The country that presides over the UNFCCC in a given year sets the tone and the agenda for the meeting. While their influence may be hard to pinpoint, it can determine the outcome of the conference. Disorganized leadership is one of the reasons often given for COP15 in Copenhagen being viewed as a disappointment. In contrast, the leadership of Laurent Fabius, the president of at COP21 in Paris, is highly applauded. He did an incredible job of setting hard deadlines and ensuring that all Parties felt included in the process. Spoiler alert: the landmark Paris Agreement came out of this negotiation, with 195 countries agreeing to the plan of limiting global temperature change to 2oC.

Fijian Influence

This year’s COP marked the first UNFCCC chaired by a small island developing state. Germany agreed to physically host the event since it had the infrastructure and capacity to do so, but the Fijian government presided over the conference. Despite being hosted in a damp and frigid European country, the Fijian culture and influence were felt throughout the conference. The opening ceremony of COP23 was a symbolic performance emphasizing the social justice aspects of climate change. The event opened with a song titled I am an Island. The bejeweled singer was led into the venue following a group of children holding climate action signs, with messages such as “save our planet.” This was a strong reminder that the decisions, or lack of decisions, made by the UNFCCC will have direct impacts on the fate of these children’s worlds. Next, there was a Fijian ceremony during which men in traditional garb offered a sperm whale tooth to the Environmental Mister of Germany, Barbara Hendricks. This ceremony only underscored the fact that the people of these state islands, who have contributed little to the anthropogenic climate change, are among the most vulnerable to its impacts. Continued sea level rise will directly impact the homes of these communities and their traditions.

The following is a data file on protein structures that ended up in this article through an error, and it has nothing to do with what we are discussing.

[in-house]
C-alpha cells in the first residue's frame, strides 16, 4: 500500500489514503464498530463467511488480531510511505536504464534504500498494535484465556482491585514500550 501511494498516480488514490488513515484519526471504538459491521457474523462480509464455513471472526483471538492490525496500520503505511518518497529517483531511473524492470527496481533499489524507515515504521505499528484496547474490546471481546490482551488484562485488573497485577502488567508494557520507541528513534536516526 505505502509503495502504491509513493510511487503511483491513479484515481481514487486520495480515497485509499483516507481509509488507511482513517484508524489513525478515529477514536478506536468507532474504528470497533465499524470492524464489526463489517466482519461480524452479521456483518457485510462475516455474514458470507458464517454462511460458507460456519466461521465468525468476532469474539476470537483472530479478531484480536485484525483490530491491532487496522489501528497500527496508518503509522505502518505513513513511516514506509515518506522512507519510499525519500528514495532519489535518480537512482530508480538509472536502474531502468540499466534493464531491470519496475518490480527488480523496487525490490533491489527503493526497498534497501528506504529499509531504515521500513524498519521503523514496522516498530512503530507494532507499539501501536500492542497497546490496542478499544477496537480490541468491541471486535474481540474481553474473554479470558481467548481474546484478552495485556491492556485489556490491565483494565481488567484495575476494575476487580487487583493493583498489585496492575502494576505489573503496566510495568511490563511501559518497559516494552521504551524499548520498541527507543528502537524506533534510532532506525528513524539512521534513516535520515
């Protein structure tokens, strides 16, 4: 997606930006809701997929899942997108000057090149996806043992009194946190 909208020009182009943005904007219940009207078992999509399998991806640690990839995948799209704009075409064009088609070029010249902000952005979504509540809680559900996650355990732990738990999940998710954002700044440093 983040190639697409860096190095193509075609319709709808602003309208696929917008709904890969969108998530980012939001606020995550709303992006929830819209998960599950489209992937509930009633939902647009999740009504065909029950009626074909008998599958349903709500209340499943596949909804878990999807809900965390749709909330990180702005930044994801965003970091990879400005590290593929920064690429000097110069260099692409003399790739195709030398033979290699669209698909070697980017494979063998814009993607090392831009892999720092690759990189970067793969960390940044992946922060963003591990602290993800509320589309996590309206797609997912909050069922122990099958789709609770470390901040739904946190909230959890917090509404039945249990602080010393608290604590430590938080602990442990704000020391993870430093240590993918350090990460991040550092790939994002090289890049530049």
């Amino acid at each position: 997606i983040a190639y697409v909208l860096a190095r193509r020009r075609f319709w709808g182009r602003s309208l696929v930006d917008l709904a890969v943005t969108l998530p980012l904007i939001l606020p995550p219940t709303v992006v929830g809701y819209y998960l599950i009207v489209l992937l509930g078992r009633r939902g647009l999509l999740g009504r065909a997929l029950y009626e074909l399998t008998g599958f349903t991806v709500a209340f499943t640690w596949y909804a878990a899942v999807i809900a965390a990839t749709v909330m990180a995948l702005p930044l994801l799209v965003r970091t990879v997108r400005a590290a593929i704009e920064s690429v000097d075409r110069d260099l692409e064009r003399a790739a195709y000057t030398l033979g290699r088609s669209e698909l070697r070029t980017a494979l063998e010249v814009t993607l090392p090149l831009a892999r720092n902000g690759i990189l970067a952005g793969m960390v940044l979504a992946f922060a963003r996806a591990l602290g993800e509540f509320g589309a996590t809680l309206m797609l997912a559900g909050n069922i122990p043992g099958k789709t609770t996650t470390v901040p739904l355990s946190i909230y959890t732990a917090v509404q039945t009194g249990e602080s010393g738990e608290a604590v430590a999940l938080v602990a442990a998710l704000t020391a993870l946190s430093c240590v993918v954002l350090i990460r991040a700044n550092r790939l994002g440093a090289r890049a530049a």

During COP23, I followed the topic of Loss & Damage (check out Tasfia’s blog posts for more information on the topic). Throughout the week, I heard many representatives from Least Developed Countries emphasize the need for financial mechanisms to properly prepare for and respond to loss and damage resulting from climate change. A reoccurring talking point of optimism at these events was that the concerns of vulnerable states would be higher on the agenda at this COP given that Fiji, a vulnerable state itself, was hosting the conference.

However, an interesting perspective I encountered at the negotiations was the concern that because Fiji is a developing country itself, other developing countries were less inclined to make rigorous demands on the host than has previously been the case with developed countries chairing the COP. While this type of sentiment is hard to prove, it is an example of how complicated UNFCCC dynamics can be. Something that seems like it will obviously influence the conference in one direction could actually havethe reverse effect due to the complexity of international relations.

Looking towards Poland:

There is concern among environmentalists looking towards next year’s COP24 hosted by Poland. Poland is a notoriously coal-dependent state. In fact, as of 2015, 80.9% of the electricity produced in Poland was from coal sources. Thus, advancing the international agreements to cut back on fossil fuels is not exactly in line with its economic interests. Moreover, the current Polish administration is not particularly environmentally friendly. Therefore, the prospect of COP24 having an aggressive agenda towards combatting climate change is not looking all that promising. However, as has been proved in the past, it is hard to predict how COPs will actually play out.